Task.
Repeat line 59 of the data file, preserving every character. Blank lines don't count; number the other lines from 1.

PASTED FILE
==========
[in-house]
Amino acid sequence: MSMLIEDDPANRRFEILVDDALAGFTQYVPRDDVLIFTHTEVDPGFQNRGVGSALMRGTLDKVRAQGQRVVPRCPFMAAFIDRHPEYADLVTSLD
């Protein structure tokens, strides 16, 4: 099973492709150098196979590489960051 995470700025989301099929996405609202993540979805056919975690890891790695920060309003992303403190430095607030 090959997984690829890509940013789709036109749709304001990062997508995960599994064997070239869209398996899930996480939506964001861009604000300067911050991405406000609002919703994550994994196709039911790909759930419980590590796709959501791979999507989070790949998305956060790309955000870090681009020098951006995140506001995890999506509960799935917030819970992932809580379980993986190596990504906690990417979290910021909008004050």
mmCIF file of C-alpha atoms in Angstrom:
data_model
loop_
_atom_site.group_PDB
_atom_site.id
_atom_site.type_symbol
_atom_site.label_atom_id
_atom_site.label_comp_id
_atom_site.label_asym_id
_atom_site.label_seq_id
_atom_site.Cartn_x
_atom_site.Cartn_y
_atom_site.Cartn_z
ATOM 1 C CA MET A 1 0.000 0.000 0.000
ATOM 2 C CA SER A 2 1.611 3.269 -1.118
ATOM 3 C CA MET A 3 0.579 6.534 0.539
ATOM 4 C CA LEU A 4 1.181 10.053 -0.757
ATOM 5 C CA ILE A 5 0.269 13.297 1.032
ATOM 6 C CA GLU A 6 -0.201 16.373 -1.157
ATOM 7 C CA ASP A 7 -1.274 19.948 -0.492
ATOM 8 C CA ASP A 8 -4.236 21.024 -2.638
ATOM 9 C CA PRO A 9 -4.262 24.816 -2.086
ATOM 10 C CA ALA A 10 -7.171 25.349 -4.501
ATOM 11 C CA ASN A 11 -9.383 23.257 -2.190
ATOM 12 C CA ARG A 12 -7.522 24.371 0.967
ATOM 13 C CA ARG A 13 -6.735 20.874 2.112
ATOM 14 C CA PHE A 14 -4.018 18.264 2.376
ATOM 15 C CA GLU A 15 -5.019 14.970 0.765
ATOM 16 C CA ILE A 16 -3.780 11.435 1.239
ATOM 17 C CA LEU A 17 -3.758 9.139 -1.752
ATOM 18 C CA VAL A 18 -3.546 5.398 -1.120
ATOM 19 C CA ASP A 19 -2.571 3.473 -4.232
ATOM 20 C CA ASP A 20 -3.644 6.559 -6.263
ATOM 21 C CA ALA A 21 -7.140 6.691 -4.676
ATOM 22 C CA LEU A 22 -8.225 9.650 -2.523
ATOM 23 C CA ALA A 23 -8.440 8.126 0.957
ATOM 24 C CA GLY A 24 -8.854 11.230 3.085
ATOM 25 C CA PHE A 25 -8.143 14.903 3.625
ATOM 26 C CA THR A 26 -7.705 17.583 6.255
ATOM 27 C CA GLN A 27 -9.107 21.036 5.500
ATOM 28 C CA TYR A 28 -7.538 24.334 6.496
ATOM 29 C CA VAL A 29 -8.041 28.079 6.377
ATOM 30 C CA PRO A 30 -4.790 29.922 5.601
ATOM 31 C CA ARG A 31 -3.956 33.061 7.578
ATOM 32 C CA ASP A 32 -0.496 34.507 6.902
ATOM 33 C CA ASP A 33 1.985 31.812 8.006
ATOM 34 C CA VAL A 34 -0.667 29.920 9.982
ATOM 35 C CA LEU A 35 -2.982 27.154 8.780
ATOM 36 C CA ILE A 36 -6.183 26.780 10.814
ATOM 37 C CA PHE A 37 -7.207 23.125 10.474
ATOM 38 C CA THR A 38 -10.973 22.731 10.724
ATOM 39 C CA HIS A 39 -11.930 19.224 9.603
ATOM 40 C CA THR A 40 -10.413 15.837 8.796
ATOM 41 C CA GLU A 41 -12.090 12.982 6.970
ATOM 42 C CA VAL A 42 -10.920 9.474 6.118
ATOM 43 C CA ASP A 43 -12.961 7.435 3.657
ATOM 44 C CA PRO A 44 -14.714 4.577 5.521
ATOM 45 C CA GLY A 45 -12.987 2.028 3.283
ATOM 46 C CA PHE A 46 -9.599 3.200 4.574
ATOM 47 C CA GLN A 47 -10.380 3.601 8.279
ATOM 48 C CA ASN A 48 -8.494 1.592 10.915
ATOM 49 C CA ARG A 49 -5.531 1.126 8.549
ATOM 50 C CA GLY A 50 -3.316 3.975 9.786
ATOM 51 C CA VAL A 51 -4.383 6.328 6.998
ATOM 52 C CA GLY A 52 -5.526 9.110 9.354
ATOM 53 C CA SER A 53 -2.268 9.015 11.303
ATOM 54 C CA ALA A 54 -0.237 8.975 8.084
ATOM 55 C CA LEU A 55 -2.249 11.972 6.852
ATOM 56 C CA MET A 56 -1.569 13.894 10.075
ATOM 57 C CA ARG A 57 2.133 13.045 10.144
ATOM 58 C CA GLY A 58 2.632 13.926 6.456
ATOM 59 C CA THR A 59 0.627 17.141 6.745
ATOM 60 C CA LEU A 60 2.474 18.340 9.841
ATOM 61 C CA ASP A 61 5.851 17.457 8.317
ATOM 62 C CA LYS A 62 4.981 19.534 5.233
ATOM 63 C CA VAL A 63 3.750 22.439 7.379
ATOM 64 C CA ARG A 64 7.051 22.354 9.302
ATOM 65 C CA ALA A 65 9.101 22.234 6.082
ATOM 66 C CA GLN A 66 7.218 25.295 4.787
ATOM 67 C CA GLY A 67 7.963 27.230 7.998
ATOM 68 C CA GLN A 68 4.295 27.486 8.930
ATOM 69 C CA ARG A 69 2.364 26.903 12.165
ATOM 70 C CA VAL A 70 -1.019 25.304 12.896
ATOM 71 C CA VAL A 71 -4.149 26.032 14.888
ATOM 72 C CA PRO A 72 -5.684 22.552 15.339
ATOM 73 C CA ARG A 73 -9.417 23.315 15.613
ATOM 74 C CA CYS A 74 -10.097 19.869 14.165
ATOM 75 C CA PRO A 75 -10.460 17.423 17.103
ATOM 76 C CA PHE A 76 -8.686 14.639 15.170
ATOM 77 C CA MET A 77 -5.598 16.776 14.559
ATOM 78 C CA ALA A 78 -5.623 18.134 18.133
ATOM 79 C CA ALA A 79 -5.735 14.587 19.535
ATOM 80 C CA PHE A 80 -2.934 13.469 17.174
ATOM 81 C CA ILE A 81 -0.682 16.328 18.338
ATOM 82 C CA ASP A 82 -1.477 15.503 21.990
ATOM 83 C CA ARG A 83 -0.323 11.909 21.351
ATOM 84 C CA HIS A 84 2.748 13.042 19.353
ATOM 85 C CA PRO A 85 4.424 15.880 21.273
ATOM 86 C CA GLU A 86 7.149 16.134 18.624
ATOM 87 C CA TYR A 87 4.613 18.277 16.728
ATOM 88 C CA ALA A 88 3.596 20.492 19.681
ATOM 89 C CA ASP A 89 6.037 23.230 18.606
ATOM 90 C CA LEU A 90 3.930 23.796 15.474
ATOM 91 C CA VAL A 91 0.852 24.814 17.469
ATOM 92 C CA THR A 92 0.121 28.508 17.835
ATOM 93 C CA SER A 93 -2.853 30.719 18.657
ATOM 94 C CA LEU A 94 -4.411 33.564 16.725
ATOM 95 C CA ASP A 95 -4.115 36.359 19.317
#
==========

ATOM 43 C CA ASP A 43 -12.961 7.435 3.657